Today maleness and art processes are in a state of flux. In the former case meaning and identity are questioned, and long-standing skills face ongoing technological change in the latter. Each has educational implications. This study addresses these issues by exploring masculine expressiveness within vernacular art practices, in order to discern qualities that may enable young men to create a sense of self through personal agency. A purposeful sense of who one is in relation to one’s fellows and the world, which we term identity, is essential to both individual growth, and collective human development. Though young people construct their own identities, educators may offer frameworks for doing so that are either in opposition to, or supportive of, their students’ inclinations; both can be equally valuable. Embodied agency, which, in the broadest definitional sense, means art, or art-like, activities, is salient as it too involves doing or making something, not merely thinking or talking. In this capacity art education has greater relevance than it is currently assigned, particularly as regards the encouragement of praxis. This study argues that art work is both more endemic and more varied within society than is acknowledged. It also contends that the value of vernacular or alternative practices may be pivotal to the maturation of men during a liminal period in their lives. To illustrate this, four instances of embodied masculine expression are examined: graffiti writing, tattooing, sports spectator arts and street dancing. Selection was predicated on all being ancient forms with contemporary iterations. Each case’s history is recounted and its contemporary features explored in detail. This dissertation is propositional in nature, and conceptual and interpretative in execution. It is interdisciplinary; drawing from philosophy, theology, history, literature, the humanities, popular culture, cognitive science and most of the social sciences, particularly anthropology. By concentrating on non-paradigmatic practices, in a non-evaluative fashion, the thesis determines that such activities are essential in developing both identity and a sense of agency in young men, and consequently sustaining the vitality of society as a whole.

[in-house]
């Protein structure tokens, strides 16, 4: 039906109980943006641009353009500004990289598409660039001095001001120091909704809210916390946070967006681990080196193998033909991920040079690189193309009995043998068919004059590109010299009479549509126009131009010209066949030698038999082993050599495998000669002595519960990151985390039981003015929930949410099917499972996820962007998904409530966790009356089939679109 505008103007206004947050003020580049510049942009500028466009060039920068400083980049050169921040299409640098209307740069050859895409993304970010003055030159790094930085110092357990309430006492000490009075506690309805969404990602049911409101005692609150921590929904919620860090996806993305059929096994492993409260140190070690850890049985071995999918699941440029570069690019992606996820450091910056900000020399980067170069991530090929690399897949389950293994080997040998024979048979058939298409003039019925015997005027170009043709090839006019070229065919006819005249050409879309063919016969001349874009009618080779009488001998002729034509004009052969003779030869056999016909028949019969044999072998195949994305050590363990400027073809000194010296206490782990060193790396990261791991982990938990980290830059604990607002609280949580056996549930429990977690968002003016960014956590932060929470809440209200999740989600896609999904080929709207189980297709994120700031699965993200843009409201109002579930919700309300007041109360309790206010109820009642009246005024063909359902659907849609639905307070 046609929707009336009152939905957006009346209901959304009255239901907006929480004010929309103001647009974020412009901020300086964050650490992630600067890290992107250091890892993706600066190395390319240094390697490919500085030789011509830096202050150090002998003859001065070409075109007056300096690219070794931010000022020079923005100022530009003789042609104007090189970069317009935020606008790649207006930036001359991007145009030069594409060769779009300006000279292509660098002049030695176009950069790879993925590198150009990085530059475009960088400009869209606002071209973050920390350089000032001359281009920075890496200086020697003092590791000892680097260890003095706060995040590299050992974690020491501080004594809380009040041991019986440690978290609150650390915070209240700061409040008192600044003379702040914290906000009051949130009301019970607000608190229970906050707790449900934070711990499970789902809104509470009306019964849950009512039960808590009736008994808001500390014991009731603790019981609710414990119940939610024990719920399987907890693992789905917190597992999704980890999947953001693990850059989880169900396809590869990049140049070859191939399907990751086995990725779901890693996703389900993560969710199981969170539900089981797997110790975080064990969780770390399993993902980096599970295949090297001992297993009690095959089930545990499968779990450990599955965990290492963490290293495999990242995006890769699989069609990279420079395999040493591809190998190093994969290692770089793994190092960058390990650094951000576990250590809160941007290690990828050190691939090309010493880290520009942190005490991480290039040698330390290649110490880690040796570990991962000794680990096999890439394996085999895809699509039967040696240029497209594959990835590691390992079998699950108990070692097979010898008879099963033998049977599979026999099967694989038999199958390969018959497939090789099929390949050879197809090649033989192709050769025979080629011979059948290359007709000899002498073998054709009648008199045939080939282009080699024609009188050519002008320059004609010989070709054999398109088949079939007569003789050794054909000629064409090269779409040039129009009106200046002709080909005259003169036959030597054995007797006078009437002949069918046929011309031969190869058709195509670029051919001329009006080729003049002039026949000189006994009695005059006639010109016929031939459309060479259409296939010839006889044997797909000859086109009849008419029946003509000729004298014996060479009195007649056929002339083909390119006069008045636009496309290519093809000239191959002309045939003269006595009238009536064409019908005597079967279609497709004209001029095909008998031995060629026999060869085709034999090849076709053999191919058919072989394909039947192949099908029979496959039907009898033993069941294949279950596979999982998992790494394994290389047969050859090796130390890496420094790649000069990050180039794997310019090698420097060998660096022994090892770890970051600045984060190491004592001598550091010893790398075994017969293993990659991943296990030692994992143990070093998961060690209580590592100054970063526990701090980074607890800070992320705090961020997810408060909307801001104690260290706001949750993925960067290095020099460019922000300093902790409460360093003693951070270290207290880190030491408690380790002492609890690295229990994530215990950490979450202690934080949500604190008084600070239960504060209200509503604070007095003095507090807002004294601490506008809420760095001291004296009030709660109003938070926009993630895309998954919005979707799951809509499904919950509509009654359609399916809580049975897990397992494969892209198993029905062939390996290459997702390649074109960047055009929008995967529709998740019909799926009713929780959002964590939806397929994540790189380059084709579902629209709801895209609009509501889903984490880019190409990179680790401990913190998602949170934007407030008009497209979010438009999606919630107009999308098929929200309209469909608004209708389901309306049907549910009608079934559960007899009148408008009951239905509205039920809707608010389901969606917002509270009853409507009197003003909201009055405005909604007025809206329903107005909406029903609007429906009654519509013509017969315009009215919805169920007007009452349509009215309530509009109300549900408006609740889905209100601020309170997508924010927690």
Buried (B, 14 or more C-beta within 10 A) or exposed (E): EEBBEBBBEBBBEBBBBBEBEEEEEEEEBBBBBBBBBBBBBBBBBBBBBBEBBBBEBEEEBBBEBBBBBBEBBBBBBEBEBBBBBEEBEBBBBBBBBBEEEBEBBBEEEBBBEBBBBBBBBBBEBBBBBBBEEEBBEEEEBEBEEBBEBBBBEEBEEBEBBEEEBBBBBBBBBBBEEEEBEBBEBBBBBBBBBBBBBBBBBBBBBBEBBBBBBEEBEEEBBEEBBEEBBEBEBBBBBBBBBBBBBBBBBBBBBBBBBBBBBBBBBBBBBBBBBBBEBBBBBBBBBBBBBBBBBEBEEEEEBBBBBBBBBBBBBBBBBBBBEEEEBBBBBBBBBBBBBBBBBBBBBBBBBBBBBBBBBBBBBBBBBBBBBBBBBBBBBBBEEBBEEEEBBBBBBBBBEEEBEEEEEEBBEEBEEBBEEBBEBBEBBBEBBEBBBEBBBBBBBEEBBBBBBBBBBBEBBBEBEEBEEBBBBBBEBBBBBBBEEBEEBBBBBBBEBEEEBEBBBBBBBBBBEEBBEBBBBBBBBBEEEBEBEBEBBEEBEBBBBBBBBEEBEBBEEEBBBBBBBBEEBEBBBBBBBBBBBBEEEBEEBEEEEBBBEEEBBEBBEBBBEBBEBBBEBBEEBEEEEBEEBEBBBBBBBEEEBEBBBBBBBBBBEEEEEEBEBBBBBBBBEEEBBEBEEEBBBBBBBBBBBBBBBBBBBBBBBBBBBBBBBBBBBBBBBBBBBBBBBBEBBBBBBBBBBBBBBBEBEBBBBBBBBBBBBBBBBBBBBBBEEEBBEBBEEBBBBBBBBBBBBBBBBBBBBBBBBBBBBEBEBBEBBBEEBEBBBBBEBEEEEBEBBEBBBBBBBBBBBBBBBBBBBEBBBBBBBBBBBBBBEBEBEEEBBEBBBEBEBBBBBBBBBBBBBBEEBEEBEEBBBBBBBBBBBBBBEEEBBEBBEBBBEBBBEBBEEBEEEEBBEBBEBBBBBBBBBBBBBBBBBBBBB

Copyright is held by the author.
The author granted permission for the file to be printed and for the text to be copied and pasted.
Supervisor or Senior Supervisor
Thesis advisor: Bai, Heesoon
Member of collection